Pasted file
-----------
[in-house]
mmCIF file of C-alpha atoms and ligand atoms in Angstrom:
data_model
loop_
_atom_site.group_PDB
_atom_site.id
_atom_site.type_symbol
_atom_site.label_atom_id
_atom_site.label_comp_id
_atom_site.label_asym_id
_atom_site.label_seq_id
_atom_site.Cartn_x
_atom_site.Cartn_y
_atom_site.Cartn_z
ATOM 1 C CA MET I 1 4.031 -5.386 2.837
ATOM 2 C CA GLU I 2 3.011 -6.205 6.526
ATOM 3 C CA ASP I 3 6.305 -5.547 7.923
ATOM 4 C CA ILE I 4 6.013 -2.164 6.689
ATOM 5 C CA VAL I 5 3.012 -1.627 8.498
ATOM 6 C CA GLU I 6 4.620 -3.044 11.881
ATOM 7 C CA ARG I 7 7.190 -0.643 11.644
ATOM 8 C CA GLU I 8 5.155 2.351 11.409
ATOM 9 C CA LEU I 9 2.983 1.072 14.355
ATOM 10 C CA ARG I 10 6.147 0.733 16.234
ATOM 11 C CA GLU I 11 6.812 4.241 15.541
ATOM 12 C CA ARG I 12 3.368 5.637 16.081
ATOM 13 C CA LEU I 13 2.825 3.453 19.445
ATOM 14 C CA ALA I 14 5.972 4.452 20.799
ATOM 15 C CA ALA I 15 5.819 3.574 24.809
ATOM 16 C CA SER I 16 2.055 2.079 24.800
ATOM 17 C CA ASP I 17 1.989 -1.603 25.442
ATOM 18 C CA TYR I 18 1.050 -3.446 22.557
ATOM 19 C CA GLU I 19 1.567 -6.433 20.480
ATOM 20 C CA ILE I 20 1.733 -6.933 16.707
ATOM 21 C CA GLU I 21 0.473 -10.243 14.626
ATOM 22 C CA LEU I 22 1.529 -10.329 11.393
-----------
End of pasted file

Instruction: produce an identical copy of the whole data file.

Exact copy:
[in-house]
mmCIF file of C-alpha atoms and ligand atoms in Angstrom:
data_model
loop_
_atom_site.group_PDB
_atom_site.id
_atom_site.type_symbol
_atom_site.label_atom_id
_atom_site.label_comp_id
_atom_site.label_asym_id
_atom_site.label_seq_id
_atom_site.Cartn_x
_atom_site.Cartn_y
_atom_site.Cartn_z
ATOM 1 C CA MET I 1 4.031 -5.386 2.837
ATOM 2 C CA GLU I 2 3.011 -6.205 6.526
ATOM 3 C CA ASP I 3 6.305 -5.547 7.923
ATOM 4 C CA ILE I 4 6.013 -2.164 6.689
ATOM 5 C CA VAL I 5 3.012 -1.627 8.498
ATOM 6 C CA GLU I 6 4.620 -3.044 11.881
ATOM 7 C CA ARG I 7 7.190 -0.643 11.644
ATOM 8 C CA GLU I 8 5.155 2.351 11.409
ATOM 9 C CA LEU I 9 2.983 1.072 14.355
ATOM 10 C CA ARG I 10 6.147 0.733 16.234
ATOM 11 C CA GLU I 11 6.812 4.241 15.541
ATOM 12 C CA ARG I 12 3.368 5.637 16.081
ATOM 13 C CA LEU I 13 2.825 3.453 19.445
ATOM 14 C CA ALA I 14 5.972 4.452 20.799
ATOM 15 C CA ALA I 15 5.819 3.574 24.809
ATOM 16 C CA SER I 16 2.055 2.079 24.800
ATOM 17 C CA ASP I 17 1.989 -1.603 25.442
ATOM 18 C CA TYR I 18 1.050 -3.446 22.557
ATOM 19 C CA GLU I 19 1.567 -6.433 20.480
ATOM 20 C CA ILE I 20 1.733 -6.933 16.707
ATOM 21 C CA GLU I 21 0.473 -10.243 14.626
ATOM 22 C CA LEU I 22 1.529 -10.329 11.393